Millions of homeowners could save big money — and possibly their homes — by refinancing to today’s historically low rates. But most don’t even apply.
Nearly one in five homeowners who are behind on their mortgage payments have loans with interest rates of 8% and higher — nearly double today’s rates of around 4%, according to nonprofit community development group NeighborWorks America.
The government recently launched a campaign to convince those most at risk to take the leap. According to the Federal Housing Finance Agency, nearly 770,000 homeowners are eligible for cheaper loans through its Home Affordable Refinance Program. Refinancing through that program could save homeowners an average of $200 a month, or $2,400 a year, the agency said.
Even homeowners who aren’t struggling to make payments could benefit. Overall, there are 7.4 million mortgage borrowers in the U.S. with rates of 4.5% or higher who could qualify for — and benefit from — refinancing their mortgages, according to Black Knight Financial Services, a mortgage analytics company.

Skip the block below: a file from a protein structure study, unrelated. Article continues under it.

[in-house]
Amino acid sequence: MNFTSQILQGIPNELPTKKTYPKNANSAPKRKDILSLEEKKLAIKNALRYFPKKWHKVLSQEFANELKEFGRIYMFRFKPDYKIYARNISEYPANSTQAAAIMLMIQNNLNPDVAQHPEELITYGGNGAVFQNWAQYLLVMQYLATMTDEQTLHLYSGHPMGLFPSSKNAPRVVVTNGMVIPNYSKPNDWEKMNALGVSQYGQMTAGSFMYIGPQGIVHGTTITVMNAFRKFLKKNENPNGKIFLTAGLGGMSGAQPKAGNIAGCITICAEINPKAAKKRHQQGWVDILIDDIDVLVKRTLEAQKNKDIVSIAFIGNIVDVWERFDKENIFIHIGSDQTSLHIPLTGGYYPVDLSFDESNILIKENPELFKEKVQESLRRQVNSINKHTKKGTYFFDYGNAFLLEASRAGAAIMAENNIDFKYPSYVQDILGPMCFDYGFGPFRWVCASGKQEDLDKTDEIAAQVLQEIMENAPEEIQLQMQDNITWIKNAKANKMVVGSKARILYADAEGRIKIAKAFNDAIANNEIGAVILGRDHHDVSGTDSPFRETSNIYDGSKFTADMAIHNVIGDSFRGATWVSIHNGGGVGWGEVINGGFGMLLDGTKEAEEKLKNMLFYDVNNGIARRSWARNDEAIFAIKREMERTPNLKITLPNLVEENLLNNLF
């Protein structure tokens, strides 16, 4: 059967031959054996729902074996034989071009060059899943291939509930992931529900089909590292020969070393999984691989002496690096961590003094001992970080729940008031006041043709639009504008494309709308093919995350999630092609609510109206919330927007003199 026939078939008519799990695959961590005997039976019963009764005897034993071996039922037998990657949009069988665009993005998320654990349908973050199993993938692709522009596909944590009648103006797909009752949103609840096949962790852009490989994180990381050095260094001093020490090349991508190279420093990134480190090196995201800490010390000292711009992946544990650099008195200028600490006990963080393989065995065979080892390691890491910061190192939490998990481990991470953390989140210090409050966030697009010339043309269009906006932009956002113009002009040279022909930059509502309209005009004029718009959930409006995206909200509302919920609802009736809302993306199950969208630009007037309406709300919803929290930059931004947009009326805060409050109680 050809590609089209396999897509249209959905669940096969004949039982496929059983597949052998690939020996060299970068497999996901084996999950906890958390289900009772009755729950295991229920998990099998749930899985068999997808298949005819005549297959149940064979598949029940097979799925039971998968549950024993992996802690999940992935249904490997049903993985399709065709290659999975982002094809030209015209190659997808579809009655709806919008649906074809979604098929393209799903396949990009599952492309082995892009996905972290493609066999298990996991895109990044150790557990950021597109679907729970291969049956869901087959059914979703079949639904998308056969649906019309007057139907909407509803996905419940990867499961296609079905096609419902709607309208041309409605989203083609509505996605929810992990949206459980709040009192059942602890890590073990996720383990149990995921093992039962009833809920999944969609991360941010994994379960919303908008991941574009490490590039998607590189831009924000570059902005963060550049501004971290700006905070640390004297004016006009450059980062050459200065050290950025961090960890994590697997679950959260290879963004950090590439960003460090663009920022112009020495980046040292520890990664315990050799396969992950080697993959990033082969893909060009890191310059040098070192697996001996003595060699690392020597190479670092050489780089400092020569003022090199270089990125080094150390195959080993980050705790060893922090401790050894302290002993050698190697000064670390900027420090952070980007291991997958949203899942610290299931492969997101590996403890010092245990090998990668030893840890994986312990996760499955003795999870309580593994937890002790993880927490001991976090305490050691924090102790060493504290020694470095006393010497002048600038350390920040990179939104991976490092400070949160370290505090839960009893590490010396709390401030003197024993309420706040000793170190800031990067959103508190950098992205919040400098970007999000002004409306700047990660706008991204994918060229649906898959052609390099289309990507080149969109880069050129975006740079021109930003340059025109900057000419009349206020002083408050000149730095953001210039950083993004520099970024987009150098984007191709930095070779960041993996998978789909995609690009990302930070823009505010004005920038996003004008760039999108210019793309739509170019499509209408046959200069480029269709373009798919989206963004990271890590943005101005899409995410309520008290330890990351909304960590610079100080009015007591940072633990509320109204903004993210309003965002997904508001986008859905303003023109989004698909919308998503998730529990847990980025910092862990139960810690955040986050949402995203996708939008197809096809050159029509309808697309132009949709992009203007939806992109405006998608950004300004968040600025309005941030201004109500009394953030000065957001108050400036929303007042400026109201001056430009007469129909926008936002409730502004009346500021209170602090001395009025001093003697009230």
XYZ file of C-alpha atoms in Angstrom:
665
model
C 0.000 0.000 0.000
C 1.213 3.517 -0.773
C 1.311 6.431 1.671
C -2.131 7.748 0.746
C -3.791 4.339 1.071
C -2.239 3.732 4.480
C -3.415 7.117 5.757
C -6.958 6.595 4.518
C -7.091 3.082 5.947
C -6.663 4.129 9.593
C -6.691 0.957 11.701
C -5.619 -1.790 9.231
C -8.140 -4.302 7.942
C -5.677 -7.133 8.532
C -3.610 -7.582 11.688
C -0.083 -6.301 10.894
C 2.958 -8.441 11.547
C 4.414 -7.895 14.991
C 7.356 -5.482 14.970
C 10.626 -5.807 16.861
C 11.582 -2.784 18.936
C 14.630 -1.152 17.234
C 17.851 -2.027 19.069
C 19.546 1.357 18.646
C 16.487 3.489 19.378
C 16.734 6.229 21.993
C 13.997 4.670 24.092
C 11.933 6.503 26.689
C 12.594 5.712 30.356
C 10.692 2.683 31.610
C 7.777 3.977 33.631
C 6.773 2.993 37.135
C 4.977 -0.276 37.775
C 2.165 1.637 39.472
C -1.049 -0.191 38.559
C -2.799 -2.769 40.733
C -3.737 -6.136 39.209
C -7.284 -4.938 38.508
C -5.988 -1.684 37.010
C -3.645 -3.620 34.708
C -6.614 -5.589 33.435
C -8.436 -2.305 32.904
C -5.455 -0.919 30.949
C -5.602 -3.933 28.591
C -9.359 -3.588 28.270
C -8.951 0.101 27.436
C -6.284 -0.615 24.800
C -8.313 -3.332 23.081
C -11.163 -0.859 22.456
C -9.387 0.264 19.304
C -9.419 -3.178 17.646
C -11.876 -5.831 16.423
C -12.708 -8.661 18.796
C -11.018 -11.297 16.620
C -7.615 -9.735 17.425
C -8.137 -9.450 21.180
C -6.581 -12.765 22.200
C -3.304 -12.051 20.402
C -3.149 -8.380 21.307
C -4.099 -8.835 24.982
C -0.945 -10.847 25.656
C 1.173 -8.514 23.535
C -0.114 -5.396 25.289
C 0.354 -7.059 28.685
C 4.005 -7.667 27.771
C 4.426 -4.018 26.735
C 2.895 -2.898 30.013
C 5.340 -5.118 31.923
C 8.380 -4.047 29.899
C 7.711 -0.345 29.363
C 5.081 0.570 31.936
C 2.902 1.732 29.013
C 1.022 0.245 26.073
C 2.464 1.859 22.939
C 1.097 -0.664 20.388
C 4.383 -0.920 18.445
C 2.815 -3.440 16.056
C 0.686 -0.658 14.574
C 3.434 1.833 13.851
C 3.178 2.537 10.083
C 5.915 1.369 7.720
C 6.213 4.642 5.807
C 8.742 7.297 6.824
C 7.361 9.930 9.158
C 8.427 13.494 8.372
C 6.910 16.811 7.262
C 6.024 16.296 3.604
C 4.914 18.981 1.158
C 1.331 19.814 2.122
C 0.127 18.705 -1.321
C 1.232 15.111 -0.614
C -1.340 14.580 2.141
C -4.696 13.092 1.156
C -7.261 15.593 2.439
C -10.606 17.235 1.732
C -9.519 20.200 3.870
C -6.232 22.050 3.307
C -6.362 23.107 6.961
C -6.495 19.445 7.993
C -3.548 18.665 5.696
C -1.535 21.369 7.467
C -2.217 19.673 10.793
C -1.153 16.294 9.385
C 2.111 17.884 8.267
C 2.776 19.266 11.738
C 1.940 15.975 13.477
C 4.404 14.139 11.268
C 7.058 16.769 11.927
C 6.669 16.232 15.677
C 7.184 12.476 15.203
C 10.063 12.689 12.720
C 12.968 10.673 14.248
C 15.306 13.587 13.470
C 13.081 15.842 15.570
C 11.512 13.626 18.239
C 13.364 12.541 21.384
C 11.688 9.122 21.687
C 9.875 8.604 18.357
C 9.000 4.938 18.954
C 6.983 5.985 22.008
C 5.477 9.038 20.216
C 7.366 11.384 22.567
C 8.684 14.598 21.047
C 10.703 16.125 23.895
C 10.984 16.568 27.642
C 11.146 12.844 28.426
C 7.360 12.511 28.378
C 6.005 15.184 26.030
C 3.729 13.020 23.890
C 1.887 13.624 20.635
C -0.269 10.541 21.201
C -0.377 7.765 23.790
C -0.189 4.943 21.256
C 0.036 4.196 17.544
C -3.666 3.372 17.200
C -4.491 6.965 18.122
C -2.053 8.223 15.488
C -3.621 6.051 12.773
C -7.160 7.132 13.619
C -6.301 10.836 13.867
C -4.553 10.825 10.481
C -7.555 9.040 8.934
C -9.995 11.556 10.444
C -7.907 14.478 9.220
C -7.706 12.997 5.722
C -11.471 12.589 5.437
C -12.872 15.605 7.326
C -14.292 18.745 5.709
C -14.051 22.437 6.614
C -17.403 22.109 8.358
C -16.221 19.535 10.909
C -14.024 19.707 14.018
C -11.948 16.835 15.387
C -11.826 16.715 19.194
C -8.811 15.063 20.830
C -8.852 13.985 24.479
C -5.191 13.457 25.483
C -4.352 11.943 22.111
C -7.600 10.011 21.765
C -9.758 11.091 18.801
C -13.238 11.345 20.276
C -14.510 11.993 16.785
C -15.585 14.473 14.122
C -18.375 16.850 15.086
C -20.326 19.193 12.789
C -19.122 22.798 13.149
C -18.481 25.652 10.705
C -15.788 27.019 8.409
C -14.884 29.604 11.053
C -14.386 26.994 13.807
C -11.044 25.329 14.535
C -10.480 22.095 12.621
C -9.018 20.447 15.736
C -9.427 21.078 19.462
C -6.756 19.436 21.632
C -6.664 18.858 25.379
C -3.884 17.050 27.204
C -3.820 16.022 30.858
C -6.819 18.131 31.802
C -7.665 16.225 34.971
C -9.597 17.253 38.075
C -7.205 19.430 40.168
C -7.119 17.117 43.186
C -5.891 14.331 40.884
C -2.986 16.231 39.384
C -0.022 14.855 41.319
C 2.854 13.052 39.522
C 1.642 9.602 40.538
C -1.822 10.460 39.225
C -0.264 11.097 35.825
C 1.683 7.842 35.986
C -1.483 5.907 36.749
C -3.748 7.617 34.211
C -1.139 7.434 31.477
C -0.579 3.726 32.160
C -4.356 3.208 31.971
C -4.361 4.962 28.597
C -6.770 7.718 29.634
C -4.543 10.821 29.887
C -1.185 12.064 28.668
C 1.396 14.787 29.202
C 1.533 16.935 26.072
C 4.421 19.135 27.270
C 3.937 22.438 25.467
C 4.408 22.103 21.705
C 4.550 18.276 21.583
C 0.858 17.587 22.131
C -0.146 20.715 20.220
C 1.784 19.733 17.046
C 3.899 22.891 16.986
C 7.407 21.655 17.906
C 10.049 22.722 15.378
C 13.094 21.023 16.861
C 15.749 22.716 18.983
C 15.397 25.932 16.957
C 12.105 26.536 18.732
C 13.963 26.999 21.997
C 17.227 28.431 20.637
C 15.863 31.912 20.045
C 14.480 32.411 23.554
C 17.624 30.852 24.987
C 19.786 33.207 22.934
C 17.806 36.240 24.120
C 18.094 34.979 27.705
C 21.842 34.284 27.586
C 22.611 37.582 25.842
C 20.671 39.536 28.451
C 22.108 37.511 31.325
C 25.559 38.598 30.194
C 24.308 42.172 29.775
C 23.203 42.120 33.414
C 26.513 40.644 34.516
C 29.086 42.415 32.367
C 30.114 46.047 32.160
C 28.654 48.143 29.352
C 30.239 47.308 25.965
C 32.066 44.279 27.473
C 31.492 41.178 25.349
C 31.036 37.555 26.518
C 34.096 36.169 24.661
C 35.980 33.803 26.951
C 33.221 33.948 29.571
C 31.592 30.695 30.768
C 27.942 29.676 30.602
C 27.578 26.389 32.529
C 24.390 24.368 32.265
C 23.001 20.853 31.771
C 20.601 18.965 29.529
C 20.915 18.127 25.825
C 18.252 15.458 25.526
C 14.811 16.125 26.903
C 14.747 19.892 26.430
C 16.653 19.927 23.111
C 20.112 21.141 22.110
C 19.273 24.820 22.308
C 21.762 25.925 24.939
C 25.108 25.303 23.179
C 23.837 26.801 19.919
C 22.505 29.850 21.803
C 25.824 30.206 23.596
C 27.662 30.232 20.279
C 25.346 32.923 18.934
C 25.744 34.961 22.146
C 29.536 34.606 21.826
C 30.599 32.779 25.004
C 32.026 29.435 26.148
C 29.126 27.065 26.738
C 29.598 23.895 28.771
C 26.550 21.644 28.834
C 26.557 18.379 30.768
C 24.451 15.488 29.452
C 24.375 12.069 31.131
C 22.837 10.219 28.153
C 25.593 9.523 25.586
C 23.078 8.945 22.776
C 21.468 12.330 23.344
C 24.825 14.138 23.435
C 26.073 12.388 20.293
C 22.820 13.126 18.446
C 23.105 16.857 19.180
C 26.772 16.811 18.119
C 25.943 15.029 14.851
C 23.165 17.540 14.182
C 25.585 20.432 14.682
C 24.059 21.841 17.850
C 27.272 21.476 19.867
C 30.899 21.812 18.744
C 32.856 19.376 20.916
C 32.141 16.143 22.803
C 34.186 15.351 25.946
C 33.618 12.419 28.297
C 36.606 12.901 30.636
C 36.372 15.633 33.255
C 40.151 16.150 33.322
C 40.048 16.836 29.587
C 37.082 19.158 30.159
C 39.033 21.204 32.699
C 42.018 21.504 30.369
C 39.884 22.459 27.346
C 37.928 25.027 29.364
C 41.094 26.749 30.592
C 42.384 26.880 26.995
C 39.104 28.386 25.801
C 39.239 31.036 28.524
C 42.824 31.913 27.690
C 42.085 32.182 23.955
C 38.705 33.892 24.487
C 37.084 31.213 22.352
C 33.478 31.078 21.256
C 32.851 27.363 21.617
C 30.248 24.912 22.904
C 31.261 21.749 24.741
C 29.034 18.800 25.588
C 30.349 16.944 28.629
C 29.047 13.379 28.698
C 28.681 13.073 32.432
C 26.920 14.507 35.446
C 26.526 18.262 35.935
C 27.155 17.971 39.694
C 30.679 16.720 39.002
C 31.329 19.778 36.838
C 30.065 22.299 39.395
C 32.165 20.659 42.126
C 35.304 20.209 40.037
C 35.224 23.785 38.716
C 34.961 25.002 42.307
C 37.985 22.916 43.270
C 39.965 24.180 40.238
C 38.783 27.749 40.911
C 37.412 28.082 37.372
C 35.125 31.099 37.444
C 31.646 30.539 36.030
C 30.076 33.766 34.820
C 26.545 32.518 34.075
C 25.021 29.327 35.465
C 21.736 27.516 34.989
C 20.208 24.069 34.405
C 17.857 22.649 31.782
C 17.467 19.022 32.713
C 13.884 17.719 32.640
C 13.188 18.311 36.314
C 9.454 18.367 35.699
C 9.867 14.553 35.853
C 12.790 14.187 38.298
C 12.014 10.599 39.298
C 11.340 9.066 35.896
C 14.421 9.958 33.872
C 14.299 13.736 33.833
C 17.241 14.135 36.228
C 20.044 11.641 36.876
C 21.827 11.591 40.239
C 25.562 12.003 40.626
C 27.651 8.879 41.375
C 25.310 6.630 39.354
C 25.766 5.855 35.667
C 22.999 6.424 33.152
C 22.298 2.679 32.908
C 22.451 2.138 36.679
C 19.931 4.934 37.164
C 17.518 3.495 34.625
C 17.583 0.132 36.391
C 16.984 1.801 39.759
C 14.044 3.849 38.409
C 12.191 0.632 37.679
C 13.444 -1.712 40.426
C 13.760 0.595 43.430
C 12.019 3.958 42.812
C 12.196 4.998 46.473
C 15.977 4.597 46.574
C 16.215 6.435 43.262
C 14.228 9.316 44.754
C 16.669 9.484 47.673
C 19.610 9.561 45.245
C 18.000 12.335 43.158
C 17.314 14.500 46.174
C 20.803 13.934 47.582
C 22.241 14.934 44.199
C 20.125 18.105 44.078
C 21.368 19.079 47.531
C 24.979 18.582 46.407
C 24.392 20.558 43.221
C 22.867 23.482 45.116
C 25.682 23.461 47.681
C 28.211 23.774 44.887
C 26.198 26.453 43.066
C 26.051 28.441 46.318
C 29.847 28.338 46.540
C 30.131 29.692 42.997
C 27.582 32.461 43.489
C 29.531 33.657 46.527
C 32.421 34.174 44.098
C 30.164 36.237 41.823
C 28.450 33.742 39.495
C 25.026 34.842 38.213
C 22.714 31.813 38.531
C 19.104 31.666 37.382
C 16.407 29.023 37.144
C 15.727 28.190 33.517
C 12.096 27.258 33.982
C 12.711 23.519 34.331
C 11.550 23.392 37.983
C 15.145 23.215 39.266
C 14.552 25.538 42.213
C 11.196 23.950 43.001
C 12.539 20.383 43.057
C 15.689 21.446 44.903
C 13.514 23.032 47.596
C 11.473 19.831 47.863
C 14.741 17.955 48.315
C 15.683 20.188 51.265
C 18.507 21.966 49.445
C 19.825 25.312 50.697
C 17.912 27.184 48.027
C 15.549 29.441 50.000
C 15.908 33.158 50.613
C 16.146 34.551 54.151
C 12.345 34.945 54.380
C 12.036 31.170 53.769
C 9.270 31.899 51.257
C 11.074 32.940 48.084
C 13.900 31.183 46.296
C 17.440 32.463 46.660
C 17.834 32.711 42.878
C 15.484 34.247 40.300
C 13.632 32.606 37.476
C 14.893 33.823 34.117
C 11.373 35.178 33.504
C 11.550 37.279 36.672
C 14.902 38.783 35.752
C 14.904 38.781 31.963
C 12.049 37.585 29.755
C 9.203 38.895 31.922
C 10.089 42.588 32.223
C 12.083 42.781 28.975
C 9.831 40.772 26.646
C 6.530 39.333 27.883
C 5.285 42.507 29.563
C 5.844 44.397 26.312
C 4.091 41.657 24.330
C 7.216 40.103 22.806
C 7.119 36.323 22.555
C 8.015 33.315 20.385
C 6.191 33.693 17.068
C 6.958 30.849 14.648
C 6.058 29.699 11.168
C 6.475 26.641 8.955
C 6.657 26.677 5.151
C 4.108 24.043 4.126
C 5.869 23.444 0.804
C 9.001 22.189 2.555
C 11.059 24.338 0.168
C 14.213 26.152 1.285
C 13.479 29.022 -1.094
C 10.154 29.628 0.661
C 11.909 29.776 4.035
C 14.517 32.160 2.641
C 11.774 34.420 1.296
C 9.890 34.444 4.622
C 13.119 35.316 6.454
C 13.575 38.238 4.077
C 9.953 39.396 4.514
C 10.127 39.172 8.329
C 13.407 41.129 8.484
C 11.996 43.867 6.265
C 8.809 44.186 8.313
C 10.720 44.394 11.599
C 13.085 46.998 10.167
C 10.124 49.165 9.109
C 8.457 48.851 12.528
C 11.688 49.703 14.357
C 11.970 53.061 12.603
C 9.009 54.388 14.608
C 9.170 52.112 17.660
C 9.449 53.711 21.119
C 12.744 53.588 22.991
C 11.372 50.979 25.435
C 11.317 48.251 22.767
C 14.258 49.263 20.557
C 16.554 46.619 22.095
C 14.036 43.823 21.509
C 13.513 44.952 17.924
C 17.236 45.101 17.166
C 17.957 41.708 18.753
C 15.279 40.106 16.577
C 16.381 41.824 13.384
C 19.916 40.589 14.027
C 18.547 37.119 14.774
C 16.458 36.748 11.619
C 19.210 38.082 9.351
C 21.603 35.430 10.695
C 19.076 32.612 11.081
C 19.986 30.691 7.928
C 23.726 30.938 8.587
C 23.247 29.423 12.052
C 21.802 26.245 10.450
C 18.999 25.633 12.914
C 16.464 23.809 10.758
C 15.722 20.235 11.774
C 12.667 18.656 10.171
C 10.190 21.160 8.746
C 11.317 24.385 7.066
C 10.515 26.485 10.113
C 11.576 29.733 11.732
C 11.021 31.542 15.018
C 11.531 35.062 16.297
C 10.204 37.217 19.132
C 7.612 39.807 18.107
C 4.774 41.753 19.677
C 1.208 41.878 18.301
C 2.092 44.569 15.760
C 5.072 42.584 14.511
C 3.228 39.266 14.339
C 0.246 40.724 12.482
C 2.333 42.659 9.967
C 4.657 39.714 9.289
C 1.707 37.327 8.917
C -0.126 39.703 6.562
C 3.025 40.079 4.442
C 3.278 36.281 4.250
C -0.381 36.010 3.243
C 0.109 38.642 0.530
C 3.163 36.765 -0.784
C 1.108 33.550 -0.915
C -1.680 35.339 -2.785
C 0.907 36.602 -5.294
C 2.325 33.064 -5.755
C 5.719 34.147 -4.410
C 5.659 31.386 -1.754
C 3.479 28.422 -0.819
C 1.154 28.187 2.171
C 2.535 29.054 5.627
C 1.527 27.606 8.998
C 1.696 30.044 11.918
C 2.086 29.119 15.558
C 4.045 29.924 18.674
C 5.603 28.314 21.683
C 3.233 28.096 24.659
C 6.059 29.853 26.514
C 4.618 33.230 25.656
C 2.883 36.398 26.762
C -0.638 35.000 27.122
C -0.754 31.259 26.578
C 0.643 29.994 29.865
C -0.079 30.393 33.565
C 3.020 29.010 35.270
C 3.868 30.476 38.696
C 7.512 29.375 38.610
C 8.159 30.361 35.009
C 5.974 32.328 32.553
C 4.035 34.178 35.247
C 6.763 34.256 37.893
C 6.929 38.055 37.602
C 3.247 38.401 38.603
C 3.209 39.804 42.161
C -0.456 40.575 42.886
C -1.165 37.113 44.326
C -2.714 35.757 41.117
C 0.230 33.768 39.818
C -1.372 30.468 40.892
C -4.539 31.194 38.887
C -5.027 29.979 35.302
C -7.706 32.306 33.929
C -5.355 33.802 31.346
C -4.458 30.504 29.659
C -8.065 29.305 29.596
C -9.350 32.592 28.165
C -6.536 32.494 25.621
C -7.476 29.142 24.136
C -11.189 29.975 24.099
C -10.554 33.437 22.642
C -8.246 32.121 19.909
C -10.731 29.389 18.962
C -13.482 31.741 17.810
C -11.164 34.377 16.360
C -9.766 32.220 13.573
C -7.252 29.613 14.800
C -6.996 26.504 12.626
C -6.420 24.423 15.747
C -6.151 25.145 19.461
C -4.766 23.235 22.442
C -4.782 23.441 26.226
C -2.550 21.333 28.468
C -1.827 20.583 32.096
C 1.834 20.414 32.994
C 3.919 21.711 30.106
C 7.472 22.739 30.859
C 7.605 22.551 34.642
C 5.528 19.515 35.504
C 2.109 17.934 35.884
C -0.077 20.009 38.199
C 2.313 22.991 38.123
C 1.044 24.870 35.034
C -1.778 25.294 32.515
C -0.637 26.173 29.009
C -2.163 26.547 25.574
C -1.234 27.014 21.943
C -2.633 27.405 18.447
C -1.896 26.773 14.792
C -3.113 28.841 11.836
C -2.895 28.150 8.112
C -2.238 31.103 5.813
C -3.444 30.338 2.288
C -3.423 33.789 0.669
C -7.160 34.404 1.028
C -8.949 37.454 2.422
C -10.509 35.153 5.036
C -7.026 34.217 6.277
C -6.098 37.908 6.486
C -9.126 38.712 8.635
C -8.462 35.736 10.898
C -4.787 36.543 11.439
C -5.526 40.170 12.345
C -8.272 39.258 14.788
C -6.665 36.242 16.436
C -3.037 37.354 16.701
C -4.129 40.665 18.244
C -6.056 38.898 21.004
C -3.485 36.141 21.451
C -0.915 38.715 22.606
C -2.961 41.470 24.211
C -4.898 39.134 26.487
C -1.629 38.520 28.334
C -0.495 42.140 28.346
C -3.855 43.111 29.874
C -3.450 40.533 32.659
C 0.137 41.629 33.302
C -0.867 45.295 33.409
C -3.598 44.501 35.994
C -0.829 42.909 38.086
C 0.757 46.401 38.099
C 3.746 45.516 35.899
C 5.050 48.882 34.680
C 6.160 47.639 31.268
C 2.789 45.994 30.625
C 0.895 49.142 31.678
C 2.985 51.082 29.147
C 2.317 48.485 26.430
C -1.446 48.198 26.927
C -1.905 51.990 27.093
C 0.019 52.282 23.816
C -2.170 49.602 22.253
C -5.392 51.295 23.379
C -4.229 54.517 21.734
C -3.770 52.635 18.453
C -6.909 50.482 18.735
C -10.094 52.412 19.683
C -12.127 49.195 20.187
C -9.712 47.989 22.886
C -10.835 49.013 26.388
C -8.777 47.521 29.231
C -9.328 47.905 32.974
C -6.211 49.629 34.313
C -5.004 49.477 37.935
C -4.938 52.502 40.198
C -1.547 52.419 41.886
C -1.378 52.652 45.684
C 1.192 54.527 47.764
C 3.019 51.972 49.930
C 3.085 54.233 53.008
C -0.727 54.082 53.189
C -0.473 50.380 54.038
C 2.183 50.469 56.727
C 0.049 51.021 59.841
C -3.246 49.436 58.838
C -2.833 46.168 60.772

So why haven’t homeowners acted?
It’s a combination of procrastination and fear, according to study from the University of Chicago and Brigham Young University.
“Deciding to refinance is a complex decision,” said University of Chicago professor Benjamin Keys, one of the authors of the study.
Many borrowers have heard horror stories from friends and neighbors who refinanced in the past, sometimes into predatory loans, he said.
Some borrowers who tried to refinance found the process “time consuming and confusing,” said Jeanne Fekade-Sellassie, a senior vice president for NeighborWorks. “Others don’t believe they qualify.”
For borrowers who manage to make their payments, status quo seems to be working, so why risk change?
And then there are distressed borrowers who have been in and out of default for years, meeting with harried foreclosure counselors, dealing with unsympathetic lenders, compiling paperwork over and over. All of this to save homes that may be worth a lot less than the amount the borrowers owe.
Still, no matter how difficult the process, the savings can be worth the headache.